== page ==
Mike drove me, Joe, and his other friend back to NJ. (I slept over at my parents' house, because I'd missed the last train to NY, and I was so exhausted.) We played with Joe's GPS tracking system thingy (freaky! it talks to you and gives you directions) and stopped at a 7-11 (best Terra Chips I've ever eaten). The fog was crazy--it took a really long time to get back because we were driving through clouds in the middle of the night with like 10-foot visibility.

So I got to my parents' house around 4am, slept deeper than I've slept in a long time, but had to get up early to take the train back to NYC for a bunch of roommate meetings.

Oh yeah--I didn't take any photos, but someone else took one with my head in the shot. It's here (I have the red hair and the barrette):

After the roommate showings on Sunday, I collapsed with fresh food, water, and a comfy couch. You wouldn't believe how nice that feels after nearly 24 hours awake and traveling.


I'm getting old. :(
Nine Inch Nails. Madison Square Garden. That was without a doubt one of the best concerts I've ever seen.

My seat was very cool--to the extreme left of the stage, looking down on the band, angled just enough to see their faces. And I had an amazing view of the arena--what could be cooler than hundreds of lighters glowing all through this huge space as thousands of people sing along to "Something I Can Never Have" and "Hurt"? Or 18,000 people screaming "Gotta listen to your big time hard line bad luck fist fuck" at the top of their lungs?

The band was completely "on", the sound was perfect, the audience was amazing (and the venue was full). After "Hurt" Trent thanked us profusely and told us that a few years before he hadn't expected ever to be on stage again. And at the end, during "Head Like a Hole," they smashed their equipment, just like the old days. It was seriously amazing.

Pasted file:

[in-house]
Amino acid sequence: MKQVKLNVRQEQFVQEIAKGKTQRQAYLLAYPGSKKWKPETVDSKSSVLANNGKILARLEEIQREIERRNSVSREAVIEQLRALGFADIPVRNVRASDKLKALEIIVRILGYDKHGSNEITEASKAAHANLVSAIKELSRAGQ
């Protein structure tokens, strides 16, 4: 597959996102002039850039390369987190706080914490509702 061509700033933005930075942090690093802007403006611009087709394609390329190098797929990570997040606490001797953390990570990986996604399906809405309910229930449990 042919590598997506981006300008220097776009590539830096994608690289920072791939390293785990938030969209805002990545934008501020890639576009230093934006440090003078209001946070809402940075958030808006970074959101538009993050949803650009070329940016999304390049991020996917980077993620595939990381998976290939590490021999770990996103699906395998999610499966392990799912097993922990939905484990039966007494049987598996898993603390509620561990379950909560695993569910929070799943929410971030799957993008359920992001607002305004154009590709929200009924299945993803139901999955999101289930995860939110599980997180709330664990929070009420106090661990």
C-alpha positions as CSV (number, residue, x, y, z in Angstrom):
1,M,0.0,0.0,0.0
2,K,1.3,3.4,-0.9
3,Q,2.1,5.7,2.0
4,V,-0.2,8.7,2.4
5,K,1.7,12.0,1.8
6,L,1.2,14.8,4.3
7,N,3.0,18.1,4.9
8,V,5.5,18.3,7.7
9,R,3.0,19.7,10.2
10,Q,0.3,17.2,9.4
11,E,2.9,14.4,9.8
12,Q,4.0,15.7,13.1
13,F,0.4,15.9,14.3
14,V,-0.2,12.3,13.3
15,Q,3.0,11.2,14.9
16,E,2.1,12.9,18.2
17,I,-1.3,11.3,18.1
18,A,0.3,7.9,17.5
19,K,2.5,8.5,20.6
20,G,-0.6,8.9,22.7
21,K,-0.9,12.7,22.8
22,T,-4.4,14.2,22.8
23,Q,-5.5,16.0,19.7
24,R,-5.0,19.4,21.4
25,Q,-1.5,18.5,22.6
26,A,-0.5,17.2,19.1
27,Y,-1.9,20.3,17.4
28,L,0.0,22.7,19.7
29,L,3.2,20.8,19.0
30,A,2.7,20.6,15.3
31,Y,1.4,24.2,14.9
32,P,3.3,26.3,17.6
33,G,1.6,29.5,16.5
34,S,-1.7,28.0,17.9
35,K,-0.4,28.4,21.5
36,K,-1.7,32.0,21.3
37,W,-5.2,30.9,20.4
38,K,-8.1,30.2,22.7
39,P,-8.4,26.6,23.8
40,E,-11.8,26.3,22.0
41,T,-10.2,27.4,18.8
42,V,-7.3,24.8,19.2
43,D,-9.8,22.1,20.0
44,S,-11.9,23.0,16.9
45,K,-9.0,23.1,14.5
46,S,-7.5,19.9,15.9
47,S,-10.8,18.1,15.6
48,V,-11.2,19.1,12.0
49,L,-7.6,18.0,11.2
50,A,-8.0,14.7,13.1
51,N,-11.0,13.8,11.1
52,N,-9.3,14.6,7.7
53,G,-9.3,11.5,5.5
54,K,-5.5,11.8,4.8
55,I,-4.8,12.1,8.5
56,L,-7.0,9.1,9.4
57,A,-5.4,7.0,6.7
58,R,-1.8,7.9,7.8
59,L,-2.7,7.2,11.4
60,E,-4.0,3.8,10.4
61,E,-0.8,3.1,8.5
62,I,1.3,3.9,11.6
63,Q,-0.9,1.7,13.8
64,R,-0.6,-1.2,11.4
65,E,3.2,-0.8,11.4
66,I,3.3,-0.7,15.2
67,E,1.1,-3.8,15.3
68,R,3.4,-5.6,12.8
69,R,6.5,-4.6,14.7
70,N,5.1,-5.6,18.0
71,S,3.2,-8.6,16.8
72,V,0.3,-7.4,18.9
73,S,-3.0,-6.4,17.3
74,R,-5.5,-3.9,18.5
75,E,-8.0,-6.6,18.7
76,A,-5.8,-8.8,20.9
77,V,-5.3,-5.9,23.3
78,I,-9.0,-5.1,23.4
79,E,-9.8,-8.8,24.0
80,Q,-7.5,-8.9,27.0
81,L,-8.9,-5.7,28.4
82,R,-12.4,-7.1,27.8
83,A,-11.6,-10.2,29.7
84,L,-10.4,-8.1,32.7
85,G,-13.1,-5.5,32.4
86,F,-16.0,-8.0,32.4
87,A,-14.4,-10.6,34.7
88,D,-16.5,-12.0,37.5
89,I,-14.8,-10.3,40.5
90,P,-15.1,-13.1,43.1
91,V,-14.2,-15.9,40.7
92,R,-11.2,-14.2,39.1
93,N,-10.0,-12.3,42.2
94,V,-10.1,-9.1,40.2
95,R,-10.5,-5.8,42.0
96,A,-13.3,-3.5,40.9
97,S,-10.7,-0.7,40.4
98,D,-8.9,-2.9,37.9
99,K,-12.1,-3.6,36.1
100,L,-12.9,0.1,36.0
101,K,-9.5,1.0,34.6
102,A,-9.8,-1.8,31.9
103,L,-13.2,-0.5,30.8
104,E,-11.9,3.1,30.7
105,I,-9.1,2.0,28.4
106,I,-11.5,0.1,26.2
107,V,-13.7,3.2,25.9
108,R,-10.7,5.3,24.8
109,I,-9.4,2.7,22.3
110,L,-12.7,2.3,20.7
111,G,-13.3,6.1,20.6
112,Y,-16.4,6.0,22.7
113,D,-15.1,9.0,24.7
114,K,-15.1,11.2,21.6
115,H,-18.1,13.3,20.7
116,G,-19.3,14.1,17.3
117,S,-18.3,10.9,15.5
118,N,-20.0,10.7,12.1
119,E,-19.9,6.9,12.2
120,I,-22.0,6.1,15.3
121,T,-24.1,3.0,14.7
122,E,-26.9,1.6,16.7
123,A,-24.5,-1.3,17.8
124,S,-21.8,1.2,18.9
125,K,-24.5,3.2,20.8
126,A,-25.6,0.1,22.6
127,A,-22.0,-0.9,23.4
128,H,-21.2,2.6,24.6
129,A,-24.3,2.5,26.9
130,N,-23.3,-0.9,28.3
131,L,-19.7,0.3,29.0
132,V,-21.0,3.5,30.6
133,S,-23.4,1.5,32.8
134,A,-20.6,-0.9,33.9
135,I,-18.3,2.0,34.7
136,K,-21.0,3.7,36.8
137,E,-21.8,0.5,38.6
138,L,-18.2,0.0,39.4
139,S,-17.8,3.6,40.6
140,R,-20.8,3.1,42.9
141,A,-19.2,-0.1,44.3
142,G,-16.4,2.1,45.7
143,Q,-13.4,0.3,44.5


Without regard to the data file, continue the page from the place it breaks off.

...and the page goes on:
And I'm seeing them again on Saturday! With floor tickets! (Though I must say there's a benefit to having a seat and your own little space to yourself.)
Holy crap, it just really hit me that in an hour and a half I will be heading to MSG to see Nine Inch Nails.

*freaks out*

I got two GA tickets for the NIN show in Philadelphia on Saturday November 5.

Now, which of my lucky friends gets to accompany me...? >:)
Thinking about the new NIN.

I've been listening to it sporadically, interspersed with Broken, The Downward Spiral, and The Fragile. (Alas, of Pretty Hate Machine all I enjoy anymore are the first three songs and "Sin").

Anyway. With Teeth is above average, but not exceptional. Which I think is why it hasn't grabbed me in the same way as, say, TDS, which has moments of such astounding, exceptional power that your breath is taken away.

But With Teeth is solid.

The only song that has really grabbed me is "Right Where it Belongs"--from the first moment I heard it at the listening party, I knew that song was exceptional. Of the others, "The Hand That Feeds," "Only," "Sunspots," and "The Line Begins to Blur" are all very good.

Some of the other songs are actually boring or annoying, which is a first for me with NIN; for example, I skip "Awitha Teetha" every time is comes on.

But I'm realizing that I really do like the record overall. The good songs are indeed very good.

I guess I'm starting to "get" this album more, to accept it on its own terms rather than being sad that it's missing the utterly fucked up insanity and passion of TDS. It's an album from a person who is more "together," a person who has grown, and one thing that's great about NIN is that Trent doesn't repeat himself. His work is a reflection of himself, and it grows with him, and that's impressive and challenging--even if I haven't grown the same way, and so don't quite relate the way I once did.

Anyway, the point is that NIN tickets for the Philadelphia show go on sale tomorrow at noon to fan club members. Cross your fingers for me. :)
Most states have a loophole in their laws which allows for the taking of another person's life if it is necessary in order to obtain a water bottle that has been touched by a member of Nine Inch Nails.